'Unplanned,' a new film about Johnson's conversion from Planned Parenthood administrator to anti-abortion crusader, puts her back in the spotlight. But her story still doesn’t add up.
Heightened security measures along the border—including a dramatic increase in personnel and highly sophisticated military equipment—have made that part of our state resemble a war zone. As violent clashes with Mexican citizens increase, a crucial question emerges: Who will hold the U.S. Border Patrol accountable?
An El Paso police investigator bullied sixteen-year-old Daniel Villegas into falsely confessing to two murders. Where were his parents? Where was his lawyer? And why, after eighteen years in prison, does the district attorney want to keep him locked up?
Reflecting on his ten years as the executive director of the Center for Public Policy Priorities, a center-left think tank based in Austin, Scott McCown makes the case for why some Texans should be paying higher taxes and explains why Governor Perry’s Texas doesn’t work for everyone.
The Texas Tribune reported Monday that the president of the Fort Bend County Tea Party formerly served as the “director of propaganda” for the American Fascist Party. Listen to a speech Ives gave in September at Tea Party meeting where he hosted Michael Quinn Sullivan.
Texas Parks and Wildlife has embarked on an ambitious plan to restore the desert bighorn sheep population in Big Bend Ranch State Park. To accomplish this goal, the department has had to make hard choices about which animals live, which animals die, and what truly belongs in the Trans-Pecos.
For the Eighty-second Legislature (our twentieth at the Capitol), everything old was new again: the state faced a budget deficit; the governor harbored presidential ambitions; the members of the Best list were hard to find; and the names on the Worst list picked themselves.
The future of Texas depends on how well we are able to educate kids who can’t speak English. Has an elementary school in El Paso figured out the best way to do it?
Does the country’s most popular conspiracy talk radio host really believe that 9/11 was an inside job? That global warming is a plot cooked up by the World Bank? That an elite cabal wants to kill most of the people on the planet (including you)? Two million listeners think so—and
No state has defied the federal government’s environmental regulations more fiercely than Texas, and no governor has been more outspoken about the “job-killing” policies of the EPA than Rick Perry. But does that mean we can all breathe easy?
After last night’s dramatic play by Senator Davis, the calculation this morning seems to be: Will the Dems fare better or worse in a special? There is still time to undo the maneuver, if six Democrats join the Rs in a 4/5 vote to suspend the rules today. Perry’s spokesperson
Patrick was genuinely angry when he blamed Lt. Gov. Dewhurst for sinking his anti-groping bill Tuesday night. But his decision to stand by that accusation in the cold light of day Wednesday afternoon was much more interesting, as was his choice of words. "Someone who will not stand up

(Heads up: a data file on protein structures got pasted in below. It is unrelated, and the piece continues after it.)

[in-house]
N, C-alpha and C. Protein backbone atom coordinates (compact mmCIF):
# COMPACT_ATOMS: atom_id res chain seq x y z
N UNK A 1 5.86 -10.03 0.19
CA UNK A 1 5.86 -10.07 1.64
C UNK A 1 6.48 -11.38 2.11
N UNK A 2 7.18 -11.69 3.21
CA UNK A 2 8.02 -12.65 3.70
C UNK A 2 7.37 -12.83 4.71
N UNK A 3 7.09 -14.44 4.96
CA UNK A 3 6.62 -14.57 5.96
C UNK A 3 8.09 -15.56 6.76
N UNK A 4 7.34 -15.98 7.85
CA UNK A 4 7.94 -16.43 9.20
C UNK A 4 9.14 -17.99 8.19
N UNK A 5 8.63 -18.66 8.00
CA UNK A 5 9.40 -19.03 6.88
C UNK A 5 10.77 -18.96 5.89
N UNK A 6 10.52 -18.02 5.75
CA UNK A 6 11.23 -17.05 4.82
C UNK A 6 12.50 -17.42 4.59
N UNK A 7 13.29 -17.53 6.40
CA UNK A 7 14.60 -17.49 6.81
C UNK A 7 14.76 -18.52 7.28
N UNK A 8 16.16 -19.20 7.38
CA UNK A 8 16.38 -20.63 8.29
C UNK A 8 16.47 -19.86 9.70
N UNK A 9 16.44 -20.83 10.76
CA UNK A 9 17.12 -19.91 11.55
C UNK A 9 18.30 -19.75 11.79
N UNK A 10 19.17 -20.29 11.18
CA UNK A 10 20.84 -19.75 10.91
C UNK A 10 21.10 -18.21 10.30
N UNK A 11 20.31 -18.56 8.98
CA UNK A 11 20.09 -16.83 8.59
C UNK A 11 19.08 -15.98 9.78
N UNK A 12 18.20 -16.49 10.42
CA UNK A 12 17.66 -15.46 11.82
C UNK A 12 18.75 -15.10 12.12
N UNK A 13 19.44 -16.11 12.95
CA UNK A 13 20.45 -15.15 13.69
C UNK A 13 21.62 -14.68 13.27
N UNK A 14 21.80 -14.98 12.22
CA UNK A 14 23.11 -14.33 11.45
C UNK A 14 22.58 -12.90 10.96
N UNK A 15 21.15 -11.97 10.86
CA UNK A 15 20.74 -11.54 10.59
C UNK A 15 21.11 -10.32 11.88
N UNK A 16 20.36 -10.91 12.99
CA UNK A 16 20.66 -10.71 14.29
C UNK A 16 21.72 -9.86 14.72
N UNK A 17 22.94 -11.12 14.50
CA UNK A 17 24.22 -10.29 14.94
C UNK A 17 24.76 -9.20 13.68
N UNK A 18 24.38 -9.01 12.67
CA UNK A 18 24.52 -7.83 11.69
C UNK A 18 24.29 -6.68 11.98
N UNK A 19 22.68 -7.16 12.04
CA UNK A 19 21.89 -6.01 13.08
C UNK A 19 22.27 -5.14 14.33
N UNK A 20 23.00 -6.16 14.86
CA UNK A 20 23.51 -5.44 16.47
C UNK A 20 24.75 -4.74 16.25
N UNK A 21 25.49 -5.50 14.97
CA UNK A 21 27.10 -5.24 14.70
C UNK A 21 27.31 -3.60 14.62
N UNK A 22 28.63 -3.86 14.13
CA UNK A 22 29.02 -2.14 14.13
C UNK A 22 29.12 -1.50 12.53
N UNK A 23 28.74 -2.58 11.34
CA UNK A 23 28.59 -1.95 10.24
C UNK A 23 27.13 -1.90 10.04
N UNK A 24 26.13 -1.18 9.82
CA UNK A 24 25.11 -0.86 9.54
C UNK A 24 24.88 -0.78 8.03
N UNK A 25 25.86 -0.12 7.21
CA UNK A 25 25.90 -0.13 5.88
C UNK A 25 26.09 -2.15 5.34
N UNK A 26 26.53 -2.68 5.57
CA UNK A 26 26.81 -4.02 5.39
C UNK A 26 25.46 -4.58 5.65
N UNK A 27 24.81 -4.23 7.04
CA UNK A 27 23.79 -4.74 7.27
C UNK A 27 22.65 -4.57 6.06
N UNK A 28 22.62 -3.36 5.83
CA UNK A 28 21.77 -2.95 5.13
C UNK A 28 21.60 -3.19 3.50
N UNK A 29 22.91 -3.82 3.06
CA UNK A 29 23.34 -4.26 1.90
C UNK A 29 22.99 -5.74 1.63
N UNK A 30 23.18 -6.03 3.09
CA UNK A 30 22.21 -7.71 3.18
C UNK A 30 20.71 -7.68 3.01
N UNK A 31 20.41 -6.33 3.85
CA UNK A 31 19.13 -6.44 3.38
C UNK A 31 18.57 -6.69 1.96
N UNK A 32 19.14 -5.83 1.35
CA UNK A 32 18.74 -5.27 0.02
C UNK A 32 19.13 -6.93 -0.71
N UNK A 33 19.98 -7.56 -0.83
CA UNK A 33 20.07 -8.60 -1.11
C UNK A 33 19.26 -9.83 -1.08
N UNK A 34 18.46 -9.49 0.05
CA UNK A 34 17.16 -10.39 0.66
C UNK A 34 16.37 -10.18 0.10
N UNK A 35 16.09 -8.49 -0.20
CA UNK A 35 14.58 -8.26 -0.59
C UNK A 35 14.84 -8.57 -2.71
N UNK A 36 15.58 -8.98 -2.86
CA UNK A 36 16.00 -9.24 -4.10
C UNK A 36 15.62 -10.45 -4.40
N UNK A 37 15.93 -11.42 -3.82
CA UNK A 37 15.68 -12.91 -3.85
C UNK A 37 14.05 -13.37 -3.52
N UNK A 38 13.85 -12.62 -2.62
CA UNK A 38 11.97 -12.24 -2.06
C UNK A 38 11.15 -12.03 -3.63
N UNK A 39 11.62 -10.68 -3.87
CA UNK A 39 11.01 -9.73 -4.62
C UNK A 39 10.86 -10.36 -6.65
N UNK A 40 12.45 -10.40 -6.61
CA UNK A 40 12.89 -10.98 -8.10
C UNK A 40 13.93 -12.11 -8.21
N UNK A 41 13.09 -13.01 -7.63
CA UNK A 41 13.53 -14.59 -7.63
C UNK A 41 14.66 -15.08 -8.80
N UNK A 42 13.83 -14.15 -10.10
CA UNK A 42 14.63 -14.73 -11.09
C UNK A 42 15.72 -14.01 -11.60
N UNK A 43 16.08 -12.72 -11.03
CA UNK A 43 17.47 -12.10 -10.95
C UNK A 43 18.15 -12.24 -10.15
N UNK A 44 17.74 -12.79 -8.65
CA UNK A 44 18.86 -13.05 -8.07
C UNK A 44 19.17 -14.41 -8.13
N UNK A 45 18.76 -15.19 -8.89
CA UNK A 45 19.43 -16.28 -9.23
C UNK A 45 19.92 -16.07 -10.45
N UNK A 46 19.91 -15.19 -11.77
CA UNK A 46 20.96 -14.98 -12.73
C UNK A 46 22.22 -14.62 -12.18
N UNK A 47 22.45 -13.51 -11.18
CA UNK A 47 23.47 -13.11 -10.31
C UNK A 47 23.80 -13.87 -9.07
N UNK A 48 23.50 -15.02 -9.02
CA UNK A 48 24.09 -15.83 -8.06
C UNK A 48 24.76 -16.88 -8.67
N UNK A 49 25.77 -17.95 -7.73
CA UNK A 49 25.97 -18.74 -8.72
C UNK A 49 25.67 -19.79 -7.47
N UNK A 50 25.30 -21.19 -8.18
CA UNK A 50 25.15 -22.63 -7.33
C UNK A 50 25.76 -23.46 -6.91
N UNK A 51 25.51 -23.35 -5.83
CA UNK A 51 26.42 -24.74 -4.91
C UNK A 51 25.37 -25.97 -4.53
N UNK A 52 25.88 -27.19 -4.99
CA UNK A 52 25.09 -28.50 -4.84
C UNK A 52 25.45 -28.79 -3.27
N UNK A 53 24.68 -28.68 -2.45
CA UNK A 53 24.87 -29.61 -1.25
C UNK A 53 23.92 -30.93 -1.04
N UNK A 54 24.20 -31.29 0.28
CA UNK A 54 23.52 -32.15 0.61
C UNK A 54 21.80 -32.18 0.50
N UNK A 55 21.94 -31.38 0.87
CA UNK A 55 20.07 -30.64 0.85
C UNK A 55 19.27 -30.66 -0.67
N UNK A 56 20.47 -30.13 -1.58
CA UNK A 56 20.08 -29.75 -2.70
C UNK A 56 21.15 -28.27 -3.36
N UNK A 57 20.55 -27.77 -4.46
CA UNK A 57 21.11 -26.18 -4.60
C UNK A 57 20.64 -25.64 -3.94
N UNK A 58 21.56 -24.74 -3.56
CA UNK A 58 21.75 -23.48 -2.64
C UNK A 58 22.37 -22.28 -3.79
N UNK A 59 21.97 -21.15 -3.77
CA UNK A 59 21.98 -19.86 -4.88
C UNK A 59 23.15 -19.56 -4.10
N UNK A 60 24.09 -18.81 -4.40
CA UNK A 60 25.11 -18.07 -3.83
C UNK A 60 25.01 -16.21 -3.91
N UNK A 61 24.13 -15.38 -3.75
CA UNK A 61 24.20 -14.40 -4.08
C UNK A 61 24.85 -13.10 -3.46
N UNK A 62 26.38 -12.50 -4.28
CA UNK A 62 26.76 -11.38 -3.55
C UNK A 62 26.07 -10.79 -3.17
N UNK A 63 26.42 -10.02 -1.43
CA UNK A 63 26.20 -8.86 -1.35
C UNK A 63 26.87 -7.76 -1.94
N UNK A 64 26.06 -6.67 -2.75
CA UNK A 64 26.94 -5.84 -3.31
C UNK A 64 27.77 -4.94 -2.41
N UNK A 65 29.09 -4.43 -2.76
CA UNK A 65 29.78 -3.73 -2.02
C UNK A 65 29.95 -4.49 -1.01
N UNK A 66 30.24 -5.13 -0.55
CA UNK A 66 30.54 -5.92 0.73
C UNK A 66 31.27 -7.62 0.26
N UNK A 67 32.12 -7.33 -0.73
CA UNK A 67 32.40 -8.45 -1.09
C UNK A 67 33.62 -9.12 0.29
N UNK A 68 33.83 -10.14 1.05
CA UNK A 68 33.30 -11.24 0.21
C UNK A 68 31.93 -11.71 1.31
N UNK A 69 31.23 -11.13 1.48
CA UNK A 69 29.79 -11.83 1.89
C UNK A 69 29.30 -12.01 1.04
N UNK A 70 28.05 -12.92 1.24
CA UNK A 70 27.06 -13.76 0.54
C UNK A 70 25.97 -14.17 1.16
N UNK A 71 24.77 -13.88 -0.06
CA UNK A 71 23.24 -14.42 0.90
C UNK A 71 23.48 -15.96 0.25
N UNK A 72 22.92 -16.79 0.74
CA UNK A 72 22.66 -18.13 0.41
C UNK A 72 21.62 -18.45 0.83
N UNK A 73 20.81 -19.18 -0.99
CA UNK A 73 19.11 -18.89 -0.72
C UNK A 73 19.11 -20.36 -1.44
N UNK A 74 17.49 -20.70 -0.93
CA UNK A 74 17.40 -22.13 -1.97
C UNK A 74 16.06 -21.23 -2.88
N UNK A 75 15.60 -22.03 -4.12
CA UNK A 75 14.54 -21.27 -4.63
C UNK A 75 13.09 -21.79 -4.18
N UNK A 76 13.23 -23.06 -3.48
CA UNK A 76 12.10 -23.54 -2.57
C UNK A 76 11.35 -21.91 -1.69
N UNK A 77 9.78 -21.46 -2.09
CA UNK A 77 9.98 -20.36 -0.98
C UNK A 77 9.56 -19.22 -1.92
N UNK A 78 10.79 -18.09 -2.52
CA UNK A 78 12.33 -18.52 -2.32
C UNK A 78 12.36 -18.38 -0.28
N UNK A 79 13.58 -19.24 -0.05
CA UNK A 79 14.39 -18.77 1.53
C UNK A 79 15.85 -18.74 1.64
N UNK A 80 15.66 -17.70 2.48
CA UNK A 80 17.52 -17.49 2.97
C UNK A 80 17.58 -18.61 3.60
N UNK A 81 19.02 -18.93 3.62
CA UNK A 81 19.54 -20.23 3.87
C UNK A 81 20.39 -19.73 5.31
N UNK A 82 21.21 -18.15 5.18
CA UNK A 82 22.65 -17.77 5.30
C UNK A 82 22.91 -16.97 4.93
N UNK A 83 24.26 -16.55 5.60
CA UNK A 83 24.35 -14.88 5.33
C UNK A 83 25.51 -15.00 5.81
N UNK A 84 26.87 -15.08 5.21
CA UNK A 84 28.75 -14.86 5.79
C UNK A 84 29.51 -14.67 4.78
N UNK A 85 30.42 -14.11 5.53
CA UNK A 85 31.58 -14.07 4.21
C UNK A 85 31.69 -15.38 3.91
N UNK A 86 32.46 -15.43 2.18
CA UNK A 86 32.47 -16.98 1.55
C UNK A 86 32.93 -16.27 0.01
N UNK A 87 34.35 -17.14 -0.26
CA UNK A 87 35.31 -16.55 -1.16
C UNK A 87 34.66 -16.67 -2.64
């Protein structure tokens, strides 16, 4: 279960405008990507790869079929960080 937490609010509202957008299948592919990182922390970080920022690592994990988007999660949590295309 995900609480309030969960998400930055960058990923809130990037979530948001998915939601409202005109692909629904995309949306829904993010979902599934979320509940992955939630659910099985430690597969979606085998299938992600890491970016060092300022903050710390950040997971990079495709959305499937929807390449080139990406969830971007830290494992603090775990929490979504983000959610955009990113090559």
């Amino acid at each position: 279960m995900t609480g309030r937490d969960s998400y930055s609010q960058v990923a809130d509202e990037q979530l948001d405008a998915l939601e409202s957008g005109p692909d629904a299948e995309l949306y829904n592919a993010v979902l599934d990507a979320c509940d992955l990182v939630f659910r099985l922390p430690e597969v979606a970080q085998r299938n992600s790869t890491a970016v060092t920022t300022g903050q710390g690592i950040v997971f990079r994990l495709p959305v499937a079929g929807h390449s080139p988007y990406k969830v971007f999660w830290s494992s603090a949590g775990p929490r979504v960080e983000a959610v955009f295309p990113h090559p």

As the Morning News's Bob Garrett reported this morning, the question of funny money came up at last night's first public hearing of the budget conference committee. The budget only balances if billions of dollars worth of hoped-for Medicaid savings materialize, and Sylvester Turner questioned LBB officials on how
Dewhurst wanted to bring up SB 22, the school finance bill, this afternoon, but couldn't get the two Democratic votes he needed to suspend the two-thirds rule, even after a thirty minute huddle in the middle of the floor before the end of today's session. Finance chair Ogden has identified
Senator Deuell stopped by the press table yesterday in the ominous quiet before the budget debate storm began, and told us a story about Archie Bunker. Sally Struthers (or maybe it was Meathead) walks into the kitchen and asks Edith what she is cooking. “Yankee pot roast,” she says. Whereupon
A rumor is floating around the Senate that Republicans might try an end around on the two-thirds rule to pass the budget. Under the Senate rules, Wednesdays are “House bill days” in which House bills already on the calendar may be brought up for consideration without suspending the regular order
With public education facing an estimated $7 billion in cuts, the question on everyone’s mind is, Are Texas schools doomed? So we assembled a group of dinner guests (a superintendent, advocates on both sides, an education union rep, and the commissioner of the Texas Education Agency) to find out. Check,
Traditionally, swing votes are found in the middle of the political spectrum, but this session’s Anthony Kennedy in the state Senate may come from the far right. While all eyes have been on Royce West and Chuy Hinojosa, the two Democrats considered most likely to vote with the Republican caucus
It has been three weeks since the creation of Senator Duncan’s Subcommittee on Fiscal Matters, the panel charged with finding around $5 billion in non-tax revenue to cover the funding the Senate Finance Committee intends to restore to public education and health and human services, among other items. Today we
We spoke with Houston Senator Dan Patrick, the chair of the legislature’s Tea Party Caucus, about whether the state has a structural deficit, his opposition to using the Rainy Day Fund for the next biennium, and his vote to restore funding to public education.
Buried in the four-inch stack of amendments to the house budget bill is a subtly crafted ambush on the Public Integrity Unit of the Travis County District Attorney’s office. This is the outfit that investigates corruption cases involving public officials, the most famous of which in recent memory was Ronnie